Just about any traditional smoker you talk to would rather not be a slave to the cigarette. We tend to think that trying to quit smoking is a relatively new phenomenon, but people have been trying to ditch cigarettes for centuries.
As far back as the 18th Century, there have been anti-cigarette campaigners. Benjamin Rush, the surgeon general under George Washington, even wrote a long essay about the dangers of smoking in which he outlines the negative effects of smoking tobacco and its addictive nature.
So people have been trying to kick the habit for over two hundred years now! Let’s take a look at the quitting techniques that are out there at the moment:
The Technique: This involves placing what looks like a
plaster on the smoker’s skin, usually the arm. The patch secretes small amounts of nicotine into the bloodstream to compensate for the cessation of cigarettes.
The downside: A problem with nicotine patches is that they don’t address the ritual; the Pavlovian instinct to put the object into your mouth.
A Harvard study has found that patches and similar nicotine replacement therapies are no more effective than willpower.
2. Nicotine gum
The Technique: This is a pretty famous technique among those who want to quit cigarettes – chewing nicotine-infused gum as a NRT (Nicotine Replacement Therapy).
The downside: Some studies have found that after that time, addiction to nicotine gum can kick in.
3. Cold turkey
The Technique: Cold turkey is an expression known to any addicts, from cigarette smokers to those who have used heroin (including John Lennon). It involves ditching your habit with no outside help and depending on pure willpower to get through to the other side.
The downside: As we’ve mentioned, smoking cigarettes is arguably more addictive than heroin, and you wouldn’t ask a heroin addict just to stop. Why put yourself through the trauma when help is available?
The Technique: This is a very new technique that claims that a jab could prevent children from ever getting hooked – essentially preventing the high that nicotine brings, and thus (in theory) its addictive nature. But as The Daily Mail reports, this vaccine is still a few years away.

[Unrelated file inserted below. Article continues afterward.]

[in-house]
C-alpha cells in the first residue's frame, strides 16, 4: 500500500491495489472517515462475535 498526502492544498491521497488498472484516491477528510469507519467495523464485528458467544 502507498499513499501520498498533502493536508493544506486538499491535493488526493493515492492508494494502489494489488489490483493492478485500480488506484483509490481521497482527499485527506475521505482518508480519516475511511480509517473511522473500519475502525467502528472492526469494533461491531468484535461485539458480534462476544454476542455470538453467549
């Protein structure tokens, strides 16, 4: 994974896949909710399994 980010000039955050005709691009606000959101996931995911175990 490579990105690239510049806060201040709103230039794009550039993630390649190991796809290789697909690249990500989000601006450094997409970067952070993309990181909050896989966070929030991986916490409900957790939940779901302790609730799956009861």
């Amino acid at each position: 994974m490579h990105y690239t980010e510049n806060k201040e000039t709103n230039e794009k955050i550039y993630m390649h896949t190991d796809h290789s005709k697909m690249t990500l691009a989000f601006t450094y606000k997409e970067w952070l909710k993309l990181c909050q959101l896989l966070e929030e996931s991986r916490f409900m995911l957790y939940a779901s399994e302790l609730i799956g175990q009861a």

The downside: As the NHS says, the workable vaccine is a long way off and “It is important to note that smoking is not purely driven by an addiction to nicotine.”
The Technique: Hypnosis and behavioural therapy are commonly used to help people quit cigarettes, using mind association techniques and the subconscious to address the addiction.
The downside: The main problem with this technique is that it’s not for everyone: not everybody is susceptible to hypnosis, many don’t like the level of trust involved and some claim that the effect wears off shortly after.
6. Cutting down
The Technique: An extremely common method to try to kick traditional cigarettes is to gradually reduce the intake.
The downside: The most obvious downside to this method is that the smoker is still smoking! Even if smoking is reduced, it’s still a habit, a crutch and an addiction and as this article outlines, there are serious health risks from even one cigarette a day.
The Technique: Replacing burning, chemical-laced cigarettes with a modern device that helps you quit in a practical way – giving you a tangible, useable substitute that will help you on your journey to a healthier you.
Studies have found that vaping can be the most effective tool to help you ditch cigarettes. Have a look around our site, especially the “about” section if you’d like to know more about switching to vaping.